Blog | Omid AhouraiEmotional rants, poetry, experiences
Hanoi Vietnam

The Ex-Girlfriend: Moving on & Raising Standards

December 29, 2017By

I once loved a girl in Vietnam. Our relationship was always up and down, together and then broken up, close and then long distance. It dragged on for 4 years intermittently. From that brief description, anyone might agree it sounds toxic.

Pardon me while I get a bit sappy, but everyone reflects on this stuff and there's no shame in putting it out here. I'm taking this opportunity to write it down so I don't forget these thoughts, and perhaps I'll iterate on this article as the memories sometimes wash back and forth.

Yesterday will have been my last day speaking to her, after a few final attempts of reconstructing our relationship into a friendship. This person impacted my life in such extreme ways, it feels like she's kept a piece of me that's missing now (and vice-versa I'm sure). So there's obvious reasons for wanting a friendship to work. But the recurring emotional toll is a reminder that we both must move on and never look back.

Although, I've made many attempts to move on. I've dated probably a dozen women since I left Vietnam in early 2015, so it's truly notable that someone could continue to captivate my interest even though I'm aware of our issues and incompatibilities. I've come to know our differences well, and as a result, I know more about myself than ever before.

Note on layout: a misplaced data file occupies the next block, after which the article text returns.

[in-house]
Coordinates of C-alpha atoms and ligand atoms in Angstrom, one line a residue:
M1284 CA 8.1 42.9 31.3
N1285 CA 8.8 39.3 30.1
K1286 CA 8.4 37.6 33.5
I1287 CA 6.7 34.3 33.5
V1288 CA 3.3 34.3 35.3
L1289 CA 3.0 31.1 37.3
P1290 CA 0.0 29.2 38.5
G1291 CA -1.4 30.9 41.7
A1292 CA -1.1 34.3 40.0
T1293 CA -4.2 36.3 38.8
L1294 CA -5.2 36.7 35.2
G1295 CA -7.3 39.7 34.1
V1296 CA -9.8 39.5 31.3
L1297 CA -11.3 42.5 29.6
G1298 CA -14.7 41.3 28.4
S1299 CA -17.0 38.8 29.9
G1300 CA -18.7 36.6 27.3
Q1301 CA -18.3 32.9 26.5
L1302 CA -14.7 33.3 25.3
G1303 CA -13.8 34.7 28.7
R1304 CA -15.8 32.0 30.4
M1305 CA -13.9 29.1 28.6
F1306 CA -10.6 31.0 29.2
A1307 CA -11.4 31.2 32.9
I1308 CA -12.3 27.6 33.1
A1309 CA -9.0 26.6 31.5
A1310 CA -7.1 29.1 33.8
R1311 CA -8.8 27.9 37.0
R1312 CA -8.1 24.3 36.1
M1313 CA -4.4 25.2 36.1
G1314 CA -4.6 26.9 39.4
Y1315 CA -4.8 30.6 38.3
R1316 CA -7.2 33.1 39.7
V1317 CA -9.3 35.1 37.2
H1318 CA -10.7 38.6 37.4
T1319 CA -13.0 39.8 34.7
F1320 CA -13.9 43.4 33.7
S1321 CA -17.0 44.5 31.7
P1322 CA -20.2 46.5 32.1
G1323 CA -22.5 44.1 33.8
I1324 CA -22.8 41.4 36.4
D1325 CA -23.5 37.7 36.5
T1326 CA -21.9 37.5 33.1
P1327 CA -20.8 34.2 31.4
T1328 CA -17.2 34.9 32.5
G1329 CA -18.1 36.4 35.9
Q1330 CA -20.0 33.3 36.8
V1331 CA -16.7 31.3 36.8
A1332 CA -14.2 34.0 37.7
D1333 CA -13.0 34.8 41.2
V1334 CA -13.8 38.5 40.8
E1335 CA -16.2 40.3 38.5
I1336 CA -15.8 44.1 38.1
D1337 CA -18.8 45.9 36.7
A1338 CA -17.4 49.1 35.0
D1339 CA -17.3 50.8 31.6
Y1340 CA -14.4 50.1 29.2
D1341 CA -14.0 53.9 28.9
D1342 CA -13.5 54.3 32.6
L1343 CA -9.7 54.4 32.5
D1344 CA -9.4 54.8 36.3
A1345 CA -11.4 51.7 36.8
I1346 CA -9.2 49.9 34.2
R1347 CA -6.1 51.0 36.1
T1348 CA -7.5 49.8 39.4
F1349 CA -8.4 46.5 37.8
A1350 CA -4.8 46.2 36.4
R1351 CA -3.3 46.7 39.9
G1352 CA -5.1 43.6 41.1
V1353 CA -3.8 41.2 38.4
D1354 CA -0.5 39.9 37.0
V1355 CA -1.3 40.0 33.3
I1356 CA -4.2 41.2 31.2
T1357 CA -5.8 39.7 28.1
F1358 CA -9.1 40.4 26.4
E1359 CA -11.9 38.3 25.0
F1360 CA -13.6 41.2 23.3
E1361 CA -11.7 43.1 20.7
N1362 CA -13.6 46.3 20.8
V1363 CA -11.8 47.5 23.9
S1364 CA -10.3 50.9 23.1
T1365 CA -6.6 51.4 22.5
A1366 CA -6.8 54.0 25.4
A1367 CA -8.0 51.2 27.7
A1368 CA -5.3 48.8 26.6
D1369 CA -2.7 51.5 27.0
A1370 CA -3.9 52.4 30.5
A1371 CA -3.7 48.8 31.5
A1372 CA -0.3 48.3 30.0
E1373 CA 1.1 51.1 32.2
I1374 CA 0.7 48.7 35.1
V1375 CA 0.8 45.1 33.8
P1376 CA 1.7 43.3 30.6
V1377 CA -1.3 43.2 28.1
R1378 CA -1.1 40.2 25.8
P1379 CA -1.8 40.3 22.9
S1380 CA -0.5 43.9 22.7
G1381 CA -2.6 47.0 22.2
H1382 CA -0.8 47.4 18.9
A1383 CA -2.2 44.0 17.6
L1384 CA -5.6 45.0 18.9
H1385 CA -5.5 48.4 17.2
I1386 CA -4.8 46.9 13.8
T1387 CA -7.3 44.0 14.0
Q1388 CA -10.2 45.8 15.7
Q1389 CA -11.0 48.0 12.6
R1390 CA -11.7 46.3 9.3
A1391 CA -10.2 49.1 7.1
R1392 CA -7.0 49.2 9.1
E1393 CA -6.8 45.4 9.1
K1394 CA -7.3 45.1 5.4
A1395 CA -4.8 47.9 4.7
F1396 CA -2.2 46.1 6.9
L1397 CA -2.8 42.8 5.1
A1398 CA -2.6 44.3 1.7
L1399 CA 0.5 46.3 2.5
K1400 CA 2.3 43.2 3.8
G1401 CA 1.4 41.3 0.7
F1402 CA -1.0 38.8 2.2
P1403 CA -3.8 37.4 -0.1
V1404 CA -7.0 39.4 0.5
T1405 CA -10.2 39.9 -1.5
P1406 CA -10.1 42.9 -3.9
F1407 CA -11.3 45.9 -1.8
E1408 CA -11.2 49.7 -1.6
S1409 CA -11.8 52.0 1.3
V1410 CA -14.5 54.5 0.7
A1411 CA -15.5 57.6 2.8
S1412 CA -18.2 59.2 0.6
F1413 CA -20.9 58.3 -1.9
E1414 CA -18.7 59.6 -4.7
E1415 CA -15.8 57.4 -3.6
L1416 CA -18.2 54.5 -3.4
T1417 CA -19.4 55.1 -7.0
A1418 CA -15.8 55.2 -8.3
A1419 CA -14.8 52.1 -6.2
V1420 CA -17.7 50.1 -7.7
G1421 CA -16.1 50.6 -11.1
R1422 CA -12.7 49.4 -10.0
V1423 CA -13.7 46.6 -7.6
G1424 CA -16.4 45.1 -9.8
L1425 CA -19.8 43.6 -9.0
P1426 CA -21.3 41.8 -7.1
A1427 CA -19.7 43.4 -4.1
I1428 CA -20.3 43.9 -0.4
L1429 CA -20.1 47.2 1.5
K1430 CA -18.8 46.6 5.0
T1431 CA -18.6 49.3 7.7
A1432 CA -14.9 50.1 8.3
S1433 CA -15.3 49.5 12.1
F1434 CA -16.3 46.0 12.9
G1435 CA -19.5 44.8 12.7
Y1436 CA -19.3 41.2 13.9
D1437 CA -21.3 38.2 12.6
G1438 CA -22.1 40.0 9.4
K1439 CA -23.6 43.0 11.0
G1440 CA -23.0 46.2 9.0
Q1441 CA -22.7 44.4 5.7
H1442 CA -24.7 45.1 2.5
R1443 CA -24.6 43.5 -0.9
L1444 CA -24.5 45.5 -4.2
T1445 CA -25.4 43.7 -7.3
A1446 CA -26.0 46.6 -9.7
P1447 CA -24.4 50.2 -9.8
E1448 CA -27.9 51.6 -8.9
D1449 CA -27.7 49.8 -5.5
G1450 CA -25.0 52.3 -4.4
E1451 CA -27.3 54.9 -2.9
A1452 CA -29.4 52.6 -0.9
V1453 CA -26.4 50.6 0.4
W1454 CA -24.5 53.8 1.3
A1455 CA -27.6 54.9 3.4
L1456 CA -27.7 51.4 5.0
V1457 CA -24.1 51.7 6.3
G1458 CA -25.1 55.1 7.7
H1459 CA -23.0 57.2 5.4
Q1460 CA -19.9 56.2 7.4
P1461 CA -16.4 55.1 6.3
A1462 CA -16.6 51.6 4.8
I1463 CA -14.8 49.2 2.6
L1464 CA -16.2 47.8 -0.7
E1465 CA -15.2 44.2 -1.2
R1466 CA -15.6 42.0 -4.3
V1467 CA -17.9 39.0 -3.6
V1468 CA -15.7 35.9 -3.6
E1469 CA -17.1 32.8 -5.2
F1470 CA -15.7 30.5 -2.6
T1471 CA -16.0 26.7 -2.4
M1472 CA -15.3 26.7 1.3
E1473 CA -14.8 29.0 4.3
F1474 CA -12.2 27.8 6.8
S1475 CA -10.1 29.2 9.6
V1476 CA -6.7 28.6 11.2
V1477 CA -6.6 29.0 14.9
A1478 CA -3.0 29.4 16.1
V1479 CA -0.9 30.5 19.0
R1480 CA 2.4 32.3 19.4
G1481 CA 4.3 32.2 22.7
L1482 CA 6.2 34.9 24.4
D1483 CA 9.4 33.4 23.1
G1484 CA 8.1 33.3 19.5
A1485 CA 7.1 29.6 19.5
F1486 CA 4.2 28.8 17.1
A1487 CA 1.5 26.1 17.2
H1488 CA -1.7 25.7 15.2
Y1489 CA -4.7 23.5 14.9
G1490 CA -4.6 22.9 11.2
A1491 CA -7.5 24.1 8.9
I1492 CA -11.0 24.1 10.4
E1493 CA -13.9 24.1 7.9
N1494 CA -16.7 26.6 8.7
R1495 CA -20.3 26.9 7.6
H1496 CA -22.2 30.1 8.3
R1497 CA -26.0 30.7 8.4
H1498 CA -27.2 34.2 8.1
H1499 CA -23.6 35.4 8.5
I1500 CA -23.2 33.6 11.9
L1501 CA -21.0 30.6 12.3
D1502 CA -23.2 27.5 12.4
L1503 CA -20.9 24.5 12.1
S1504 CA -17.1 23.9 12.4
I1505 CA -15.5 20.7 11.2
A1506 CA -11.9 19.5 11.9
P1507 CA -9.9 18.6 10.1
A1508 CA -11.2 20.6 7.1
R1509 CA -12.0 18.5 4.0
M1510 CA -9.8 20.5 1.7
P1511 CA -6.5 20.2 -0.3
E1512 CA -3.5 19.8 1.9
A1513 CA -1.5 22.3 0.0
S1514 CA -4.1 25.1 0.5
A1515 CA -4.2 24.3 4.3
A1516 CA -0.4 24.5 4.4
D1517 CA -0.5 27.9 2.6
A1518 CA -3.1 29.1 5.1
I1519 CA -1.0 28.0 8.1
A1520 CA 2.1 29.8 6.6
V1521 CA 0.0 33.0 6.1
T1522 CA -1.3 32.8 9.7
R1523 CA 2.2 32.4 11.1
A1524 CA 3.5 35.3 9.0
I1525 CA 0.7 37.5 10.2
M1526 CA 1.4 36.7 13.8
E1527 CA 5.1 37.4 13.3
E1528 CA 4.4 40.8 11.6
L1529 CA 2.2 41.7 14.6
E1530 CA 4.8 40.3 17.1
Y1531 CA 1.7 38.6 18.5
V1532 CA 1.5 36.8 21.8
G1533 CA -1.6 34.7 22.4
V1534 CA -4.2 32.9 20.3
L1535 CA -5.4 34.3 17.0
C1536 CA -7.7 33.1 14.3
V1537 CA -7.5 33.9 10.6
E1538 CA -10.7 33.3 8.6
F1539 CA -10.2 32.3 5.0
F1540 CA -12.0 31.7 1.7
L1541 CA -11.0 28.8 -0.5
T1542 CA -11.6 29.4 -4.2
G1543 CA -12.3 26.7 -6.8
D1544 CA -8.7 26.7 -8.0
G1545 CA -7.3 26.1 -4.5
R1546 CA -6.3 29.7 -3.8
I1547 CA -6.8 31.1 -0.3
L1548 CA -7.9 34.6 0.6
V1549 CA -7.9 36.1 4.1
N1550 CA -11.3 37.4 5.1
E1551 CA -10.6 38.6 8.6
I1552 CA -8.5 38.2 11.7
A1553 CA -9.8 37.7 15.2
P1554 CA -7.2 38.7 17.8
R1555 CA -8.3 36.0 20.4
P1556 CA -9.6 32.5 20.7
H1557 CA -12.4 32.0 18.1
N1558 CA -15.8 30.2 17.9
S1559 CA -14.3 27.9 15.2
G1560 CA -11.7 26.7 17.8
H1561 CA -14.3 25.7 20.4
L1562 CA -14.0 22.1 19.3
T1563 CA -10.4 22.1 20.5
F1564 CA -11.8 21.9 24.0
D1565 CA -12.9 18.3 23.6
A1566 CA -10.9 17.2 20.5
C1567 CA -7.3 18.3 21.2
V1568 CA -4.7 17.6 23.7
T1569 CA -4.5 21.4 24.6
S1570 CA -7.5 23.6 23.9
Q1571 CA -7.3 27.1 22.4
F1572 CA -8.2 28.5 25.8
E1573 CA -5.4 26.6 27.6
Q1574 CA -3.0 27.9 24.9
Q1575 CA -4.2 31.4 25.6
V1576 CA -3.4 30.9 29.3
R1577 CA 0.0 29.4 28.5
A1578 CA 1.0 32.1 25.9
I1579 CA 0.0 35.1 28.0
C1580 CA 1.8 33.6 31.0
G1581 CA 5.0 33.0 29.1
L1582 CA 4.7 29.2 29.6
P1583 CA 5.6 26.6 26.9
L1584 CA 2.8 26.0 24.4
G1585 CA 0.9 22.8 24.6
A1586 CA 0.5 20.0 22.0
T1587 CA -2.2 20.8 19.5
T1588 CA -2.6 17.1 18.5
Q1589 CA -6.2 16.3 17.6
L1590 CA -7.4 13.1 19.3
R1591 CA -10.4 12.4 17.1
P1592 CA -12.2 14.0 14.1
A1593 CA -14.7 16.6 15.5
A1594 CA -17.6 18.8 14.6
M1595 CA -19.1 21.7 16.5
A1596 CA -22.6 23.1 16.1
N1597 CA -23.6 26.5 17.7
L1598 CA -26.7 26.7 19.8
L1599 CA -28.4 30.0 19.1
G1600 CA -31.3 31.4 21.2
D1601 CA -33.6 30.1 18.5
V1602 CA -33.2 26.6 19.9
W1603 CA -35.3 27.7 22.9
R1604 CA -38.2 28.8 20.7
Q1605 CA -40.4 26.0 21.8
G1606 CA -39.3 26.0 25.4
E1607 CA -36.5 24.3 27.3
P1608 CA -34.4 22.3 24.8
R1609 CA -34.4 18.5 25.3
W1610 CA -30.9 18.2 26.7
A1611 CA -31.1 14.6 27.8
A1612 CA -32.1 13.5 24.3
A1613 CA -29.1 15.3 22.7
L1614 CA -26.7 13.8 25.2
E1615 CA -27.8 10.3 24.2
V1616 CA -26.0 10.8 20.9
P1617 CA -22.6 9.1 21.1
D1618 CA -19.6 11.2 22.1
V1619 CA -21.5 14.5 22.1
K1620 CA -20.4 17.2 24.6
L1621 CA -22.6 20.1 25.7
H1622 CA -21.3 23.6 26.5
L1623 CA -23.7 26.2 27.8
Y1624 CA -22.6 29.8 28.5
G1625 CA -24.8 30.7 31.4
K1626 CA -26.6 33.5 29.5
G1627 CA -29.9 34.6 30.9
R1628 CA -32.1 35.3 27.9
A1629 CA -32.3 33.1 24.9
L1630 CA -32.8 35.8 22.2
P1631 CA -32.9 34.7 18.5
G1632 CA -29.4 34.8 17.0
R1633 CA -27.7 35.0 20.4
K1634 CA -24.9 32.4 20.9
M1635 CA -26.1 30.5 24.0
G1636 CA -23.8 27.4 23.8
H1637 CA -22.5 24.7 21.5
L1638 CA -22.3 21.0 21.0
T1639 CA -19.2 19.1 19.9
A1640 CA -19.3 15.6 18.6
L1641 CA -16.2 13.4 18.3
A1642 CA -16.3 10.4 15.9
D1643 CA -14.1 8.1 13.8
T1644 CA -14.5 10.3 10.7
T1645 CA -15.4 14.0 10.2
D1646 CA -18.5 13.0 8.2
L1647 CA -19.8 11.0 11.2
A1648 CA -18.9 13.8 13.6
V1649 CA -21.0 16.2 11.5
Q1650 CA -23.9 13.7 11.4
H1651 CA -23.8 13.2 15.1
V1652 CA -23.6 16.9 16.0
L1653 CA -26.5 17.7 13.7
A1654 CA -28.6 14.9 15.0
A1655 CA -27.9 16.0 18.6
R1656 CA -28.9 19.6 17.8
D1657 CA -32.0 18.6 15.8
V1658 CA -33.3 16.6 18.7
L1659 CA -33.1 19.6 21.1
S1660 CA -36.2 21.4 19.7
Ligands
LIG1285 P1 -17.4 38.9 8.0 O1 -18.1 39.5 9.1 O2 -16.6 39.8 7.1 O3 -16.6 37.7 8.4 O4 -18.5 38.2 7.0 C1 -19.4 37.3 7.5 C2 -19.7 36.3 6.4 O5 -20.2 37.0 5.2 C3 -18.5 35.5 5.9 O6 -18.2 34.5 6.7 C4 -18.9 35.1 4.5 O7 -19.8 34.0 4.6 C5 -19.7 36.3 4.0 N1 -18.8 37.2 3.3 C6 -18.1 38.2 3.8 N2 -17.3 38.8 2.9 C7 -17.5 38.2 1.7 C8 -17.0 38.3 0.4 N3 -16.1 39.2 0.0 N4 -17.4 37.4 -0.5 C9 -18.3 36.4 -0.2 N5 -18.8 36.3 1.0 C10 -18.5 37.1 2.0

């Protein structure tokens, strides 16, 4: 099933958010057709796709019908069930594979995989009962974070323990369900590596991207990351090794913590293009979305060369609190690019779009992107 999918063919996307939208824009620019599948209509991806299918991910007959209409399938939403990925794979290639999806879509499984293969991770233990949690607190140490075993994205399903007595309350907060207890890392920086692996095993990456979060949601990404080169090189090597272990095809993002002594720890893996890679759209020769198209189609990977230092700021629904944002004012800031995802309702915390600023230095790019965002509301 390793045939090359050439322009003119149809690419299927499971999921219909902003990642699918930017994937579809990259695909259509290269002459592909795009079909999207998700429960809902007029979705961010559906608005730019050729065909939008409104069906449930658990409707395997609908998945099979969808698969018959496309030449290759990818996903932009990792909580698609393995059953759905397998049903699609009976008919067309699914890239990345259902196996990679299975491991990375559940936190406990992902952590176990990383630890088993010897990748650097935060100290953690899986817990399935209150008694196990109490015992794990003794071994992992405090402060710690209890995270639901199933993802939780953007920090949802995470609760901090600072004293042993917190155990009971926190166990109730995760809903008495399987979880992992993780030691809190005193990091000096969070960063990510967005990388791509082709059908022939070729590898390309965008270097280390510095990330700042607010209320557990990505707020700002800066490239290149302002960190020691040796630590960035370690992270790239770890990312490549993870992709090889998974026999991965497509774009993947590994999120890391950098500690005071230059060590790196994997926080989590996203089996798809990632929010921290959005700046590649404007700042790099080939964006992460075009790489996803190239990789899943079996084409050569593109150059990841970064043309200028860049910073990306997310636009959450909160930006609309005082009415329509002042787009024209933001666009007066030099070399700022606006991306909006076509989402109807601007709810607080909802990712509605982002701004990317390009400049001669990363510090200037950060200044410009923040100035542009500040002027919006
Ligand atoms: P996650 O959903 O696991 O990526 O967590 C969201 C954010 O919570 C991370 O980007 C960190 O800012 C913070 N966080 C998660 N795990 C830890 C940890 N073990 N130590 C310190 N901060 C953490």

There would be months where we didn't talk, followed by a strong desire to reminisce and catch up. But every time it would snowball into lust for the past: reminders of the warmth and passion and anger would strike the chords of my emotions, and then I would become a ticking timebomb - wondering who she's with, why we still talk, if any of it made sense. I had been conditioned to feel those things even at the sound of her voice. Only with her have I ever gotten turned on from just talking on the phone; the attraction was so powerful.

I've learned many lessons from her, and I'm conscious not to let them become my insecurities. I've made profound observations about myself and my emotional construct, and it's been the most valuable takeaway I've had from any romantic relationship. I'm still wondering if I can ever be friends with someone I've loved and hurt this much? Maybe someday, but not while I'm still looking for a someone new. She said that was selfish. Or perhaps I misunderstood her, as was common. Who knows.

I've always been a romantic kind of guy (even if she didn't think so). Since the first girl I asked to Prom - in front of my entire highschool, at an assembly on stage. I'm commonly bold in the name of love, passionate and independent, caring and good natured. And now that I know the level of intensity love can have, I don't want to waste my time with sub-par matches. It's draining to go through the cycle of setup, discovery, split-up, with girls who mean nothing because they never fully gain my interest (particularly on dating apps, doesn't seem like they ever redeem the raw curiosity and attraction of first contact in the real world, or perhaps because of the way I met my ex).

That's why this year I'm going to intentionally raise my standards. I only want to chase after someone who captivates me with such intensity, and when the opportunity comes along, I'll pursue her relentlessly.

Han Le

My amazing, beautiful, and passionate ex-girlfriend Han Le.